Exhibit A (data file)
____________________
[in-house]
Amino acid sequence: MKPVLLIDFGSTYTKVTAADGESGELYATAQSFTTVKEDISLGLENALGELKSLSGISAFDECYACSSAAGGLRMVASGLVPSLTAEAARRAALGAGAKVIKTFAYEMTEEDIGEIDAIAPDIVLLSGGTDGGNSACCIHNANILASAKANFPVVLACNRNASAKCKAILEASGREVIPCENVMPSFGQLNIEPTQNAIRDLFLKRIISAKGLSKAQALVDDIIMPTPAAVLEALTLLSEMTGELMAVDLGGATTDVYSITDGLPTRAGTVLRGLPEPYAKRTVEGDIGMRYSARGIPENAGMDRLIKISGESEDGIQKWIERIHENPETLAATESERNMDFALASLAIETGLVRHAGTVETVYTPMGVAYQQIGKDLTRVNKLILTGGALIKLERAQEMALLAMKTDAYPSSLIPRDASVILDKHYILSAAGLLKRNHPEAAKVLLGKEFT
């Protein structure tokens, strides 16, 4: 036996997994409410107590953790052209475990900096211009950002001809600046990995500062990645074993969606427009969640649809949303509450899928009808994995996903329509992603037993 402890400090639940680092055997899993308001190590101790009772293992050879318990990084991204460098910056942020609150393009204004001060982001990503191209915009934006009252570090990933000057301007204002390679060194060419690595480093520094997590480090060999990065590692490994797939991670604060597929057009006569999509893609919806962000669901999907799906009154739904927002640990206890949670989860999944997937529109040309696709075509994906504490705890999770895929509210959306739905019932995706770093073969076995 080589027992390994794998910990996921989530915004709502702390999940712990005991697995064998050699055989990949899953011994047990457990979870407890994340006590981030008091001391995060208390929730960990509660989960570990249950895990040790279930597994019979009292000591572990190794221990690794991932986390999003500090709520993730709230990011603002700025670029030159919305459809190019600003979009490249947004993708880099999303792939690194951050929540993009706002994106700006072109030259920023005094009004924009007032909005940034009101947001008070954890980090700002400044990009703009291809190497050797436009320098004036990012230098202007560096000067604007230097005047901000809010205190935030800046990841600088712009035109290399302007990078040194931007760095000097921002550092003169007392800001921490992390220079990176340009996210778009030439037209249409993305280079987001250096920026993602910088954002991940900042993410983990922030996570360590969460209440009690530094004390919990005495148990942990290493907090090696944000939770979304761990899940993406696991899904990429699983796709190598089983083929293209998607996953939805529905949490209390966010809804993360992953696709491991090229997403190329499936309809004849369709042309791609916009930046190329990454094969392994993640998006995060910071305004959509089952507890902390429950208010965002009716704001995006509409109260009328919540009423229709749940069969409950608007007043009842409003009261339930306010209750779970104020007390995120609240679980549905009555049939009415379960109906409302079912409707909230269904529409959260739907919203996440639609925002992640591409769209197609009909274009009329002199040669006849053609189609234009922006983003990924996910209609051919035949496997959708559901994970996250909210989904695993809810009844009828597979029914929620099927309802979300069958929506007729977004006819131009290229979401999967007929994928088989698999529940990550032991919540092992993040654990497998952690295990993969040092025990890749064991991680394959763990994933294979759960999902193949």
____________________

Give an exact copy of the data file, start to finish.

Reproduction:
[in-house]
Amino acid sequence: MKPVLLIDFGSTYTKVTAADGESGELYATAQSFTTVKEDISLGLENALGELKSLSGISAFDECYACSSAAGGLRMVASGLVPSLTAEAARRAALGAGAKVIKTFAYEMTEEDIGEIDAIAPDIVLLSGGTDGGNSACCIHNANILASAKANFPVVLACNRNASAKCKAILEASGREVIPCENVMPSFGQLNIEPTQNAIRDLFLKRIISAKGLSKAQALVDDIIMPTPAAVLEALTLLSEMTGELMAVDLGGATTDVYSITDGLPTRAGTVLRGLPEPYAKRTVEGDIGMRYSARGIPENAGMDRLIKISGESEDGIQKWIERIHENPETLAATESERNMDFALASLAIETGLVRHAGTVETVYTPMGVAYQQIGKDLTRVNKLILTGGALIKLERAQEMALLAMKTDAYPSSLIPRDASVILDKHYILSAAGLLKRNHPEAAKVLLGKEFT
């Protein structure tokens, strides 16, 4: 036996997994409410107590953790052209475990900096211009950002001809600046990995500062990645074993969606427009969640649809949303509450899928009808994995996903329509992603037993 402890400090639940680092055997899993308001190590101790009772293992050879318990990084991204460098910056942020609150393009204004001060982001990503191209915009934006009252570090990933000057301007204002390679060194060419690595480093520094997590480090060999990065590692490994797939991670604060597929057009006569999509893609919806962000669901999907799906009154739904927002640990206890949670989860999944997937529109040309696709075509994906504490705890999770895929509210959306739905019932995706770093073969076995 080589027992390994794998910990996921989530915004709502702390999940712990005991697995064998050699055989990949899953011994047990457990979870407890994340006590981030008091001391995060208390929730960990509660989960570990249950895990040790279930597994019979009292000591572990190794221990690794991932986390999003500090709520993730709230990011603002700025670029030159919305459809190019600003979009490249947004993708880099999303792939690194951050929540993009706002994106700006072109030259920023005094009004924009007032909005940034009101947001008070954890980090700002400044990009703009291809190497050797436009320098004036990012230098202007560096000067604007230097005047901000809010205190935030800046990841600088712009035109290399302007990078040194931007760095000097921002550092003169007392800001921490992390220079990176340009996210778009030439037209249409993305280079987001250096920026993602910088954002991940900042993410983990922030996570360590969460209440009690530094004390919990005495148990942990290493907090090696944000939770979304761990899940993406696991899904990429699983796709190598089983083929293209998607996953939805529905949490209390966010809804993360992953696709491991090229997403190329499936309809004849369709042309791609916009930046190329990454094969392994993640998006995060910071305004959509089952507890902390429950208010965002009716704001995006509409109260009328919540009423229709749940069969409950608007007043009842409003009261339930306010209750779970104020007390995120609240679980549905009555049939009415379960109906409302079912409707909230269904529409959260739907919203996440639609925002992640591409769209197609009909274009009329002199040669006849053609189609234009922006983003990924996910209609051919035949496997959708559901994970996250909210989904695993809810009844009828597979029914929620099927309802979300069958929506007729977004006819131009290229979401999967007929994928088989698999529940990550032991919540092992993040654990497998952690295990993969040092025990890749064991991680394959763990994933294979759960999902193949």